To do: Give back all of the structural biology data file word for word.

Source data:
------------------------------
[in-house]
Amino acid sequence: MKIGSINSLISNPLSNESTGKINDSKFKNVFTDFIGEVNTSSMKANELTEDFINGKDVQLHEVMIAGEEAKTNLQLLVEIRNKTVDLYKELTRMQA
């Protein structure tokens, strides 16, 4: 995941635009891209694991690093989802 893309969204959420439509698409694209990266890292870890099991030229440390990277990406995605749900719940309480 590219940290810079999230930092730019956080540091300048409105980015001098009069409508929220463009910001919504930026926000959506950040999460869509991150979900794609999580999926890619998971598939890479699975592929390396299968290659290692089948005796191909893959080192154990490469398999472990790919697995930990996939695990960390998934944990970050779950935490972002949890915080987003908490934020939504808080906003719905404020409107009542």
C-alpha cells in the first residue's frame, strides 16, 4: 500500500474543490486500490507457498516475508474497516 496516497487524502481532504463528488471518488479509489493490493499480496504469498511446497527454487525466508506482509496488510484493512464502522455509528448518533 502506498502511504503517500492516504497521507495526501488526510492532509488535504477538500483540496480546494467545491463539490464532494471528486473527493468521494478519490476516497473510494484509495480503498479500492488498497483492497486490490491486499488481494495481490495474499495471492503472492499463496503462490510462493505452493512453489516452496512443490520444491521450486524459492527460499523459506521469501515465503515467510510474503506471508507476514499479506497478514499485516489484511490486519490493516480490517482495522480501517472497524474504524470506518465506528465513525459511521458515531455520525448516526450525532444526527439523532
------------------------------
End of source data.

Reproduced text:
[in-house]
Amino acid sequence: MKIGSINSLISNPLSNESTGKINDSKFKNVFTDFIGEVNTSSMKANELTEDFINGKDVQLHEVMIAGEEAKTNLQLLVEIRNKTVDLYKELTRMQA
């Protein structure tokens, strides 16, 4: 995941635009891209694991690093989802 893309969204959420439509698409694209990266890292870890099991030229440390990277990406995605749900719940309480 590219940290810079999230930092730019956080540091300048409105980015001098009069409508929220463009910001919504930026926000959506950040999460869509991150979900794609999580999926890619998971598939890479699975592929390396299968290659290692089948005796191909893959080192154990490469398999472990790919697995930990996939695990960390998934944990970050779950935490972002949890915080987003908490934020939504808080906003719905404020409107009542």
C-alpha cells in the first residue's frame, strides 16, 4: 500500500474543490486500490507457498516475508474497516 496516497487524502481532504463528488471518488479509489493490493499480496504469498511446497527454487525466508506482509496488510484493512464502522455509528448518533 502506498502511504503517500492516504497521507495526501488526510492532509488535504477538500483540496480546494467545491463539490464532494471528486473527493468521494478519490476516497473510494484509495480503498479500492488498497483492497486490490491486499488481494495481490495474499495471492503472492499463496503462490510462493505452493512453489516452496512443490520444491521450486524459492527460499523459506521469501515465503515467510510474503506471508507476514499479506497478514499485516489484511490486519490493516480490517482495522480501517472497524474504524470506518465506528465513525459511521458515531455520525448516526450525532444526527439523532